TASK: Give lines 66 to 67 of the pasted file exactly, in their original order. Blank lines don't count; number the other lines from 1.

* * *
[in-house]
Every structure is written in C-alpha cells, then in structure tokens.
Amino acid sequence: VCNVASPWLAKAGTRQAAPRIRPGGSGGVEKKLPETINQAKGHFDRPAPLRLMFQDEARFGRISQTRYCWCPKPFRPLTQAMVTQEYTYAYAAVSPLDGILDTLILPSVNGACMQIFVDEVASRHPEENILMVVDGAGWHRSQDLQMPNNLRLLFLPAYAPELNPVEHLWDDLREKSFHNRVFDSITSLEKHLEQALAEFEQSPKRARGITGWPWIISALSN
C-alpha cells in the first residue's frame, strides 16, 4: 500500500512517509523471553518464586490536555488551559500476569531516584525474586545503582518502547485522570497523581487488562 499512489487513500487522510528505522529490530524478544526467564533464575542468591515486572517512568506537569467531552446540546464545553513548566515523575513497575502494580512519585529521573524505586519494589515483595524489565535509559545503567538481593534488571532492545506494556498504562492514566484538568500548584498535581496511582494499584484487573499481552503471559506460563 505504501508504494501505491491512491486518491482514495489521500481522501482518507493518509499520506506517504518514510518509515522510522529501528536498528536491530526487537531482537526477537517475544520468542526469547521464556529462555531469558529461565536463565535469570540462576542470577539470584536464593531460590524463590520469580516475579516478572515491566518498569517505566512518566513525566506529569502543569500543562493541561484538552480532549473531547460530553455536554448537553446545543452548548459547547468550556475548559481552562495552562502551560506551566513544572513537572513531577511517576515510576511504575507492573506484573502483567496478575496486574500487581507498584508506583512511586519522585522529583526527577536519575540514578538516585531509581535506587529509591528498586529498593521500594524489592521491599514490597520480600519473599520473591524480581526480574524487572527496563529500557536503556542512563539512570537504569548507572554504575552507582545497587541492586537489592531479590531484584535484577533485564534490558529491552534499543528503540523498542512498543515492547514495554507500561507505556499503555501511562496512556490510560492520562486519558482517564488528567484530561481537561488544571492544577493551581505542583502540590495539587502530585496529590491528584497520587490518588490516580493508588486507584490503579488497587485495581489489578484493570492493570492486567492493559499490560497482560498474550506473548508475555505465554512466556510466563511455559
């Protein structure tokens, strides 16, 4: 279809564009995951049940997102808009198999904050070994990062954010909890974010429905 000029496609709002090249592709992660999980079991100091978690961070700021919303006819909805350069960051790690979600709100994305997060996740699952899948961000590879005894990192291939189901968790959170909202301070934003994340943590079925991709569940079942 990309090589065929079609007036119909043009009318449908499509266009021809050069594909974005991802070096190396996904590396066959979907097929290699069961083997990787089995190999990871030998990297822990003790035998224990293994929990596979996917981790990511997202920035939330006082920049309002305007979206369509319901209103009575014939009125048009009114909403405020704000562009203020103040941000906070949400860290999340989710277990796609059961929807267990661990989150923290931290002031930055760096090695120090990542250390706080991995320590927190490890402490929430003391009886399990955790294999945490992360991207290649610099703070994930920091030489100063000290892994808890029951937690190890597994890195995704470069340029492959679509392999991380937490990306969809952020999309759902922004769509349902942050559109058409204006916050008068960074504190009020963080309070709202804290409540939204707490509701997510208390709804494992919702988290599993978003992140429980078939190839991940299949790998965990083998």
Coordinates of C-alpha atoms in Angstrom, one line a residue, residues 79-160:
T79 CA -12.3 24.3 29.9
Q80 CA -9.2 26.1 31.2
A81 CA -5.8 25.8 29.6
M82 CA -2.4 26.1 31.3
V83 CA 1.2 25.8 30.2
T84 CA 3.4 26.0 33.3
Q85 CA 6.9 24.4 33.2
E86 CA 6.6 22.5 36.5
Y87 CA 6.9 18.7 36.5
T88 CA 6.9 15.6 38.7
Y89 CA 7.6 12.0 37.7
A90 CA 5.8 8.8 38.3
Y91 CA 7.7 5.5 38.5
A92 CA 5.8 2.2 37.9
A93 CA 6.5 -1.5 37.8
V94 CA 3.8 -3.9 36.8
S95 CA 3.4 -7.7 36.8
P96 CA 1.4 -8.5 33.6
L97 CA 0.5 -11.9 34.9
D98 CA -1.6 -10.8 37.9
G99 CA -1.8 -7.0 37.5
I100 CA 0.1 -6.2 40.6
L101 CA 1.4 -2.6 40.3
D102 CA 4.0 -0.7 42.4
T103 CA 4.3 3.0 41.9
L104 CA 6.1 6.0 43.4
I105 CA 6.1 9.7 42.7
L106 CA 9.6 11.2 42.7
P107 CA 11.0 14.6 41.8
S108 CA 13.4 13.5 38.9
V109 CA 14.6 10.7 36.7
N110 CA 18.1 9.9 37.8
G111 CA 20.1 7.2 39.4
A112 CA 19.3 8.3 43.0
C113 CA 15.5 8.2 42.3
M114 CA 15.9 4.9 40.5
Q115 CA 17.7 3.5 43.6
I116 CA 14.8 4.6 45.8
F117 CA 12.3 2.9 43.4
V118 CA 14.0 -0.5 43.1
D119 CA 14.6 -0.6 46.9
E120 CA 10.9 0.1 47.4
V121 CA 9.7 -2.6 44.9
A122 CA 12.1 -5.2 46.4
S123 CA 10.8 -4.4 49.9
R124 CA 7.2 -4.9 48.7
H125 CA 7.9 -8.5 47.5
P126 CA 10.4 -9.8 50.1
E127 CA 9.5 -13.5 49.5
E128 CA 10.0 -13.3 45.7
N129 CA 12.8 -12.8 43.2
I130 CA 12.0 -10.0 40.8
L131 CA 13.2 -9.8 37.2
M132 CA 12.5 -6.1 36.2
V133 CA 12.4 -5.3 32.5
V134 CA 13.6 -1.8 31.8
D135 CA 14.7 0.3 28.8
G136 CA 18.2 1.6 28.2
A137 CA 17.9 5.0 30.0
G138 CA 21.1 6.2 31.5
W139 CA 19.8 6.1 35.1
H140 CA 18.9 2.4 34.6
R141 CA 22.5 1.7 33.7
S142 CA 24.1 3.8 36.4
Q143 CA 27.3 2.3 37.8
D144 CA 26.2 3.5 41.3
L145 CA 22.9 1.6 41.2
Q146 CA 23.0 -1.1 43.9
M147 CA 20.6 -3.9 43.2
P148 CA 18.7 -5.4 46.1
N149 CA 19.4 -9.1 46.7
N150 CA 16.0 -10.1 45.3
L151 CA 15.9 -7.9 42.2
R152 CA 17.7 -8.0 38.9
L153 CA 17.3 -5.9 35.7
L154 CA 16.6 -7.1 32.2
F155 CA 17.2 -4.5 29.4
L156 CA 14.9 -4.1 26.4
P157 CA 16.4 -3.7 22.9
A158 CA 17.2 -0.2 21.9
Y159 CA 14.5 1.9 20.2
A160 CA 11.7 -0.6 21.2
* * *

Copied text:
G138 CA 21.1 6.2 31.5
W139 CA 19.8 6.1 35.1